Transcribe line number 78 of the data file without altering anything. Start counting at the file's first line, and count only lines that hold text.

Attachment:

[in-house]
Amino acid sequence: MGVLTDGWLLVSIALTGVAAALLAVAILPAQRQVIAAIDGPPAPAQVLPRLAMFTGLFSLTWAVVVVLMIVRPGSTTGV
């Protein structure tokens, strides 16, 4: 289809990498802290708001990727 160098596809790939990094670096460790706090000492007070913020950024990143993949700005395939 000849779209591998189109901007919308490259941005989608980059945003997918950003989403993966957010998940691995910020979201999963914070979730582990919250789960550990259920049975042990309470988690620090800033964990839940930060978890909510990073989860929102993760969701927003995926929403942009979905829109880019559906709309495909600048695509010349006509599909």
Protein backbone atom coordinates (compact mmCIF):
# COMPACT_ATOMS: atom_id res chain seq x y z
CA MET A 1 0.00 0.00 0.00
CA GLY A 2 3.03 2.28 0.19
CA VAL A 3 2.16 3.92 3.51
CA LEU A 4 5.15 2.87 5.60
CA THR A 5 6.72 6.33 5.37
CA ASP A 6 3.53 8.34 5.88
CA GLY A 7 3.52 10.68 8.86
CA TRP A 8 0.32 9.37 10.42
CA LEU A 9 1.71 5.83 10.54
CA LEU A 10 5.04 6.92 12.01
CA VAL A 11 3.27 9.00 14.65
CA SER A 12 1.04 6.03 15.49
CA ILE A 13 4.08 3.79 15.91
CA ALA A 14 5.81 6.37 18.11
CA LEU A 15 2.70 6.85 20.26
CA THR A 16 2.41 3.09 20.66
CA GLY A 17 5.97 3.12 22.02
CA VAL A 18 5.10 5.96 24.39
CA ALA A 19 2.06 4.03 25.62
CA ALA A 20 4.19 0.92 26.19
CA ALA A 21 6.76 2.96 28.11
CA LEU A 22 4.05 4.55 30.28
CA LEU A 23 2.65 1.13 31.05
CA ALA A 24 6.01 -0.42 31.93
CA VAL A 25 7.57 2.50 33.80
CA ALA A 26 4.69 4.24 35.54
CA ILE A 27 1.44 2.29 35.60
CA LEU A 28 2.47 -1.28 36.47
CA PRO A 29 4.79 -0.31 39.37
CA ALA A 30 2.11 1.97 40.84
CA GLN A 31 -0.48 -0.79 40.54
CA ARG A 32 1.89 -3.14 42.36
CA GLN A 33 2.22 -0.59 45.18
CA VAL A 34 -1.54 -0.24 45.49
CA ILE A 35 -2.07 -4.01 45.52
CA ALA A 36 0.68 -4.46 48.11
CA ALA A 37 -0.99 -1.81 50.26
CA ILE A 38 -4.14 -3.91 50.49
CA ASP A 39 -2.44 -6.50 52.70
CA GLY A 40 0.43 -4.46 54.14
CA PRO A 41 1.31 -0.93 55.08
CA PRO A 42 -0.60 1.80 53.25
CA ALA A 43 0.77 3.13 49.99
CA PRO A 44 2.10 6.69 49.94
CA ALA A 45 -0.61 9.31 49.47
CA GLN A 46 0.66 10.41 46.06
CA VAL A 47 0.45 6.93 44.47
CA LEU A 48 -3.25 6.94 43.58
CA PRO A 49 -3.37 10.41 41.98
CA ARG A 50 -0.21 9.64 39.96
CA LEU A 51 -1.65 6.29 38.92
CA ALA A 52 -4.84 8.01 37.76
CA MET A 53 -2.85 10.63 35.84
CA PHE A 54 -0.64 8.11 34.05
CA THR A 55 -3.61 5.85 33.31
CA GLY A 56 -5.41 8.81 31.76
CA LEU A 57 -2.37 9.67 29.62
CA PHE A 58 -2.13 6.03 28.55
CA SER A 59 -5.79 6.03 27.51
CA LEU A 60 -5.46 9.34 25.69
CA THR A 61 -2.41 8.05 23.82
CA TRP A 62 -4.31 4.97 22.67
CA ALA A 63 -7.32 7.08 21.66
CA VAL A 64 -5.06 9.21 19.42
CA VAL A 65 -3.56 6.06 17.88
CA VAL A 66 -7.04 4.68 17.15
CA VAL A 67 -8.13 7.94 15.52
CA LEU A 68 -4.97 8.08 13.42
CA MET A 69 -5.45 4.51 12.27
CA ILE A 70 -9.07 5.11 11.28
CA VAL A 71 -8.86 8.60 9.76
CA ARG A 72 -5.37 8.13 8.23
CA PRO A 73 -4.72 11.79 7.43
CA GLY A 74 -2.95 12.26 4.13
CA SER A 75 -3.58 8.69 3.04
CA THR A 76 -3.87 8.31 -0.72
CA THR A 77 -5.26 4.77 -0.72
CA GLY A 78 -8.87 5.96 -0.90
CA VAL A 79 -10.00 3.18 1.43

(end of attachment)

CA PRO A 73 -4.72 11.79 7.43